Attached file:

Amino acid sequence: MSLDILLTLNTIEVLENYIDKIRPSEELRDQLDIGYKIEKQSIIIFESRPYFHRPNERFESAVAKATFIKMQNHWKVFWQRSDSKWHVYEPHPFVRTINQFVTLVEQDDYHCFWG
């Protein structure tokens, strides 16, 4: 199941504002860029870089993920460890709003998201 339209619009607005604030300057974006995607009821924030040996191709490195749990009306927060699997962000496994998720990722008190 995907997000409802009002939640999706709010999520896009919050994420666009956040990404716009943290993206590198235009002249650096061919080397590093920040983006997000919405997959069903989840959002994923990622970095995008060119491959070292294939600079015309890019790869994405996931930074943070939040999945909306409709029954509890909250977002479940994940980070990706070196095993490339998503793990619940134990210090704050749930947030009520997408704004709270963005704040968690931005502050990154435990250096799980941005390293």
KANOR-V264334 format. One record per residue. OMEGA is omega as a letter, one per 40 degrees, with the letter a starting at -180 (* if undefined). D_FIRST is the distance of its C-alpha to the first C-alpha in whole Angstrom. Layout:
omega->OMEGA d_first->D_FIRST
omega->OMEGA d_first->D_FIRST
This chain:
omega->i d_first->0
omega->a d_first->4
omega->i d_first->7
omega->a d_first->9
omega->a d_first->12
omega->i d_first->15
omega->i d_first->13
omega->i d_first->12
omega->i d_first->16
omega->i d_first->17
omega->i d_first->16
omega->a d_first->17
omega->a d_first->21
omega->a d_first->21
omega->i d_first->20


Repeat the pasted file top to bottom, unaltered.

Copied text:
Amino acid sequence: MSLDILLTLNTIEVLENYIDKIRPSEELRDQLDIGYKIEKQSIIIFESRPYFHRPNERFESAVAKATFIKMQNHWKVFWQRSDSKWHVYEPHPFVRTINQFVTLVEQDDYHCFWG
């Protein structure tokens, strides 16, 4: 199941504002860029870089993920460890709003998201 339209619009607005604030300057974006995607009821924030040996191709490195749990009306927060699997962000496994998720990722008190 995907997000409802009002939640999706709010999520896009919050994420666009956040990404716009943290993206590198235009002249650096061919080397590093920040983006997000919405997959069903989840959002994923990622970095995008060119491959070292294939600079015309890019790869994405996931930074943070939040999945909306409709029954509890909250977002479940994940980070990706070196095993490339998503793990619940134990210090704050749930947030009520997408704004709270963005704040968690931005502050990154435990250096799980941005390293």
KANOR-V264334 format. One record per residue. OMEGA is omega as a letter, one per 40 degrees, with the letter a starting at -180 (* if undefined). D_FIRST is the distance of its C-alpha to the first C-alpha in whole Angstrom. Layout:
omega->OMEGA d_first->D_FIRST
omega->OMEGA d_first->D_FIRST
This chain:
omega->i d_first->0
omega->a d_first->4
omega->i d_first->7
omega->a d_first->9
omega->a d_first->12
omega->i d_first->15
omega->i d_first->13
omega->i d_first->12
omega->i d_first->16
omega->i d_first->17
omega->i d_first->16
omega->a d_first->17
omega->a d_first->21
omega->a d_first->21
omega->i d_first->20